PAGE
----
With the onset of monsoon and a million nostalgic memories of bright umbrellas and paper boats in puddles, there have also arrived mosquito-borne diseases, which are quick to thrive in our forested campus. To protect yourself and people around you from these diseases, here are a few quick things to be aware of.
The most commonly spotted vector borne diseases in the campus are dengue and chikungunya and they are carried by species Aedes Aegypti and Aedes Albopictus. They breed in places where fresh water stagnates, including paper/plastic containers and drainage hole lids following a rain. They are mainly daytime feeders and their peak biting times include early in the morning and before dusk.
Symptoms of these diseases always include fever associated with body pains. Students are asked to prudently report all fever cases to the Institute Hospital, since paracetamol and adequate hydration is mandatory during early stages of the disease. Prompt action must be taken to prevent the disease from turning critical, as the prodromal period is quite short.
To protect one against these diseases, a few measures need to be observed:
- Students are advised to use mosquito repellents, nets and electronic bats. Prevent mosquito bites as fastidiously as possible.
- Disposal of food containers, especially in the canteen areas must be done with care.
However, the best preventive measure, quoting Chief Medical Officer, Dr. Mahalakshmi M. Ravi, is collective action by all the residents of the campus. It is important to report to authorities, any potential mosquito breeding grounds that they are aware of and also take initiatives to clear them up, if possible. She also advocates the conduction of monthly cleaning drives, lead by the student representatives from each hostel, to clean their surroundings of such probable zones and push awareness further.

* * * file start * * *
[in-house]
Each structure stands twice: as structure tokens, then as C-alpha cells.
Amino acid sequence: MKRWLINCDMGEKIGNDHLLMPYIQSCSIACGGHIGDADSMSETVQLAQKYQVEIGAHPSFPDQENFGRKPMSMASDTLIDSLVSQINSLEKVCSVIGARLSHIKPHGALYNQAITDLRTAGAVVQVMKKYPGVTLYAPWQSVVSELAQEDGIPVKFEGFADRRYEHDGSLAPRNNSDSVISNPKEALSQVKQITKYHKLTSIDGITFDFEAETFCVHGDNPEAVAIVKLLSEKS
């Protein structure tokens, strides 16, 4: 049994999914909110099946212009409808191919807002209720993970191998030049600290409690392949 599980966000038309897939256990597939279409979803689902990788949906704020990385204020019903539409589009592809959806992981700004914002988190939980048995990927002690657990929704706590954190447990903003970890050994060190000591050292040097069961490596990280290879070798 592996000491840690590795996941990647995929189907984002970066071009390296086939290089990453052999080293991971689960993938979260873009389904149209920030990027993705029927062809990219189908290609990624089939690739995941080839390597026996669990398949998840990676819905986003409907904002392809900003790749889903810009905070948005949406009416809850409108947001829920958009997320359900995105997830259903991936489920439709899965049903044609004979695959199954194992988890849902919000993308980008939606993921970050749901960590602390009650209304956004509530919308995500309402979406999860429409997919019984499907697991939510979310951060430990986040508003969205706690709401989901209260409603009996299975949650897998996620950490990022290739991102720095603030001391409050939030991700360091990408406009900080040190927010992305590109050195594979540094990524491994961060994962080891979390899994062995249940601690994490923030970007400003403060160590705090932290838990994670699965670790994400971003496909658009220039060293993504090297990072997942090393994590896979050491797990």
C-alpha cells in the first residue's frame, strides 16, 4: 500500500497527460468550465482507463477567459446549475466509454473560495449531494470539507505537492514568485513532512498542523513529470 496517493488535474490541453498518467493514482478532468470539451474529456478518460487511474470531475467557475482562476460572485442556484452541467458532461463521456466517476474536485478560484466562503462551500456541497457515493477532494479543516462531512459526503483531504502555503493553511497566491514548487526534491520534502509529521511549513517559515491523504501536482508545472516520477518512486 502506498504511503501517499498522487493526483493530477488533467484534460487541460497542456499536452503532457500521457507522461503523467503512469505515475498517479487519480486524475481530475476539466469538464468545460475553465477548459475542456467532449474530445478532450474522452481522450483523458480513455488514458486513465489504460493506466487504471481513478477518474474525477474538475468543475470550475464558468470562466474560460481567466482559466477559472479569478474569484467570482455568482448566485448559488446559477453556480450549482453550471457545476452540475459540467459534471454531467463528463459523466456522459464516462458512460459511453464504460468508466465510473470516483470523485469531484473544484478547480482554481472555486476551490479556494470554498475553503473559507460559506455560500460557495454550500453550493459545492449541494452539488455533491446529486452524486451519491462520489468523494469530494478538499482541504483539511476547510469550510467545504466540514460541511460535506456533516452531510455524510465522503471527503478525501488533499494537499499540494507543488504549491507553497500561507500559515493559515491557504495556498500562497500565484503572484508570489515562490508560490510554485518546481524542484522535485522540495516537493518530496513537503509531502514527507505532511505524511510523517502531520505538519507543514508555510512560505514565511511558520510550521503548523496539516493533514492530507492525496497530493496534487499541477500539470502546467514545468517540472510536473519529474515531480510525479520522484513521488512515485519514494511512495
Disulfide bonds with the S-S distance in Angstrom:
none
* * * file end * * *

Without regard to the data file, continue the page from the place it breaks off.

As a part of the awareness campaign by the institute and the initiative by the Tamil Nadu government against mosquito-borne diseases, sessions were held for student representatives to educate them about the prevalence of these diseases and preventive measures to tackle their proliferation. In addition to this, a team lead by the Institute Hospital and Tamil Nadu Ministry of Health has also visited the campus during September for the inspection of residential zones and those identified as potential breeding grounds were communicated to students during these sessions. The blood samples of campus residents taken for the several other diagnosis are also being tested regularly for the presence of viruses carried by mosquitoes.
The health and well-being of the campus and its residents are of utmost importance to each individual on the campus. All control measures which have been proven effective in areas prone to vector-borne diseases are always community driven. Let us all strive to create an educated and responsive community in the institute to promote better health and hygiene.